Curtiss Jenny All Done!

At long last, another model can be called done!

Since the last blog post, I've moved, gained a new (and improved!) model work space and managed to finish both the model and a simple base for it. Picking up where I last left off, I had a bit of carving to do to shape the propeller. It was constructed from a bunch of thin walnut strips, glued together to make a block that was thick enough to carve the prop from.


At the same time, I managed to start the wing rigging. There were a TON of wires on each side, which, on the real planes, kept the wings from folding up when flying.


Once the wings were rigged up, there were a few extra wires to add on, the finished prop to attach and the plane was done! Next up was to put together a base of some sort to attach it to. I wanted some sort of base, so that I could fasten the model to it and thereby make it much easier to transport, less likely to damage and maybe add a bit of visual appeal. I headed to Home Depot and grabbed some plywood and wooden molding. Some quality time with a saw, and a few small nails, and I had myself the makings of a base. board.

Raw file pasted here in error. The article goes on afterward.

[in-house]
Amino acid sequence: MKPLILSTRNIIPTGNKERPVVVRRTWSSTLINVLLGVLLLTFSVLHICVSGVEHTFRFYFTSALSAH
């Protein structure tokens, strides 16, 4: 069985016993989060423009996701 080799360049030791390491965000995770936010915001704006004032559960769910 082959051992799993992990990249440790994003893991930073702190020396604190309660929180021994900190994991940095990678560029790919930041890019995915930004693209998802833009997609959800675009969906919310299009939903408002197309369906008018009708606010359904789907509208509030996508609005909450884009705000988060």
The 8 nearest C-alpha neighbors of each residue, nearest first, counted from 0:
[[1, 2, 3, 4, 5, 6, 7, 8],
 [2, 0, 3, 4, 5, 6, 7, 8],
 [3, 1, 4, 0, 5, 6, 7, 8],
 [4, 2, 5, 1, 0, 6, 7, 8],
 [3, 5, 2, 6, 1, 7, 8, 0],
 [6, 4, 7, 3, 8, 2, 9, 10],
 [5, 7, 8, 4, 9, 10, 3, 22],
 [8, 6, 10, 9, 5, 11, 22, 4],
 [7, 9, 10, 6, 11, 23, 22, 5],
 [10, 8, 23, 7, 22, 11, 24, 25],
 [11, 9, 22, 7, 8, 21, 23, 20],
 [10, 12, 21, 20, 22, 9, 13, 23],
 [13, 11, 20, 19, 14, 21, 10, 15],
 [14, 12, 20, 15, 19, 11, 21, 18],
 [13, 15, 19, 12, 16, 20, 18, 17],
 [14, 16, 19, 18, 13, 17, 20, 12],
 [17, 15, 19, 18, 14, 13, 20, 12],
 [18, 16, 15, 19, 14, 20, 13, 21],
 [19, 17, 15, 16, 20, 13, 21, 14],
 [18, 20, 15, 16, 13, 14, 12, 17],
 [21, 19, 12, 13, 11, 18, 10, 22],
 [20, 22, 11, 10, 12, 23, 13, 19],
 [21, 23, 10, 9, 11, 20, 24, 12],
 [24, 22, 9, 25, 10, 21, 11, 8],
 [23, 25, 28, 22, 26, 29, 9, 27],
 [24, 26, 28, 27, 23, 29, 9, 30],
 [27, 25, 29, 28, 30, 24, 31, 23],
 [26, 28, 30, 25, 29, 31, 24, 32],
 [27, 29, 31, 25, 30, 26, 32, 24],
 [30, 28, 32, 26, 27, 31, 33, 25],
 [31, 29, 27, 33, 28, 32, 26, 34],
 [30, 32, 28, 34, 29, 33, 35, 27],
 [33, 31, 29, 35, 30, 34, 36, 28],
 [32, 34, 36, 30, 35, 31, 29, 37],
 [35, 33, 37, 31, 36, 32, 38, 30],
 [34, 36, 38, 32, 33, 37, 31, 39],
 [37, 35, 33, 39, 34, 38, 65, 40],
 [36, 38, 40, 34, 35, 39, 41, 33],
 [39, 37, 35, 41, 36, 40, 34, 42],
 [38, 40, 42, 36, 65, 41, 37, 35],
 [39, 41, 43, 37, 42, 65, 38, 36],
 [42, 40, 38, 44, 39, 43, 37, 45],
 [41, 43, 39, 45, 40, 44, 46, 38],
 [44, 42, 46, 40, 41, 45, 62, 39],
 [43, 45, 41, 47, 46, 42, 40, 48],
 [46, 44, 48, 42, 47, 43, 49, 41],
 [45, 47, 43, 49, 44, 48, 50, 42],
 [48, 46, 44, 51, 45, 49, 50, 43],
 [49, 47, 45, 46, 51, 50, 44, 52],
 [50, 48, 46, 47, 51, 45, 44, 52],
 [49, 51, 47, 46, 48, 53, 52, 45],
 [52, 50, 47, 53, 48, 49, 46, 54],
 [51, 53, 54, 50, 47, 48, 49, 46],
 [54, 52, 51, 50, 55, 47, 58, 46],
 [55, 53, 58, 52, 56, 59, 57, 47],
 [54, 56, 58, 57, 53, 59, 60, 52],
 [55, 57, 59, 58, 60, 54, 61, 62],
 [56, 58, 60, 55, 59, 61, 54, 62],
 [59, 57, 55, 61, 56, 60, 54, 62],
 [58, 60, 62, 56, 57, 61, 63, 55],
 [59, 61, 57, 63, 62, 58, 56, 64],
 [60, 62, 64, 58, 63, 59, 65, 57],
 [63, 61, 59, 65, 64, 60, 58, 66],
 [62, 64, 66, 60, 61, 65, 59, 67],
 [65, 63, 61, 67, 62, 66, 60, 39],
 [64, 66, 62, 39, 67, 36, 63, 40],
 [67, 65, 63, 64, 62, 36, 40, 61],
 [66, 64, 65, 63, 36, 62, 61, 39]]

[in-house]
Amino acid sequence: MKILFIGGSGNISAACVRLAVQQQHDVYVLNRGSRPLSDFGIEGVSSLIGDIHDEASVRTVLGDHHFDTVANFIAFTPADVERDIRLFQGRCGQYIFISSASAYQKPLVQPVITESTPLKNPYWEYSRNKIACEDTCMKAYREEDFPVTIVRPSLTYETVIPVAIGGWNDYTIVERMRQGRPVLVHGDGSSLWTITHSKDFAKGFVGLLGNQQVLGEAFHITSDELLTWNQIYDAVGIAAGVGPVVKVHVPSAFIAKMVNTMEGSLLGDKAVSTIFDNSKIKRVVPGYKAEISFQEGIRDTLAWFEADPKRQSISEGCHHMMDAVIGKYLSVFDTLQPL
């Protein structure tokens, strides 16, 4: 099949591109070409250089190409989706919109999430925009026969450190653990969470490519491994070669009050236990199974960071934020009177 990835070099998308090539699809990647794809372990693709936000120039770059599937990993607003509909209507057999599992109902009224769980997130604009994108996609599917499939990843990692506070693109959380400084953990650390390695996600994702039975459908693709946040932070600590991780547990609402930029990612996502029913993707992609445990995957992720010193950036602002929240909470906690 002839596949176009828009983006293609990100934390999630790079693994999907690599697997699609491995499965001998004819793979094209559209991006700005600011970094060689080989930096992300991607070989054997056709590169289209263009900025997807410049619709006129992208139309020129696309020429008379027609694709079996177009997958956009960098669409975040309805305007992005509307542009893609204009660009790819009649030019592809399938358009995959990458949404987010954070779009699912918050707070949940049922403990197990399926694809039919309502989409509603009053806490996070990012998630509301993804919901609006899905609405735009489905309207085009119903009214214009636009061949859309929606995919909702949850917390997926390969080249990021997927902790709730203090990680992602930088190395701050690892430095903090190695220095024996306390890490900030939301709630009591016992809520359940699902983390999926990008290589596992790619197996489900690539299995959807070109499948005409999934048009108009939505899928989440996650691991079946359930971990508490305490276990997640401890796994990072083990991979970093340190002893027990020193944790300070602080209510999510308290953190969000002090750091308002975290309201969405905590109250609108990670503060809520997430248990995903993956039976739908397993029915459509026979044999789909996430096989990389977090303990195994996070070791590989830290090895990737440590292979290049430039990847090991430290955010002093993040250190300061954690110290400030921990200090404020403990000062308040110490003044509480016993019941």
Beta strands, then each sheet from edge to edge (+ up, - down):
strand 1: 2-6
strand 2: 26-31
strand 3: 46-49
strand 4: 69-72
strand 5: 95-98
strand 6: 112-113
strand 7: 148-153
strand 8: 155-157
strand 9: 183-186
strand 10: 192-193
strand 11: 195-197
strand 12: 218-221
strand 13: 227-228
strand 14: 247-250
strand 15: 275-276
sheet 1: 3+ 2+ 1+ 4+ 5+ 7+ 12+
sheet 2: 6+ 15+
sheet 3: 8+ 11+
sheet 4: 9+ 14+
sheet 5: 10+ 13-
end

I decided that I wanted a simple covering for the base that was stain on the molding (that matched the plane) and a grass-like covering for the plywood. I grabbed some common model train terrain supplies and gave it a shot. This wasn't something that I had ever tried before, so I pretty much just winged it.


My shot at little tufts of grass:


With that done, I was ready to photograph it. The challenge here was that this was pretty much the largest model I have ever made. I decided that instead of using my regular background, which is just a couple of large sheets of paper, I should instead order a proper roll of backdrop paper, which was 53 inches wide and way longer than I'll ever need. This presented me with the challenge of how to hang the roll up while shooting my photos without having to purchase a bunch of backdrop stands. After another trip to Home Depot, I came home with a broom handle and a length of light chain. A few hooks screwed into the broom handle (cut down by a few inches) and hooks into the overhead wood and I've got a removable paper roll hanger.


Then, I dragged out the photo equipment and spent an hour or two shooting photos.


So, without further ado, here are the photos of the finished Model Airways Curtiss JN-4D Jenny:


Next up: A Machinen Krieger plastic model...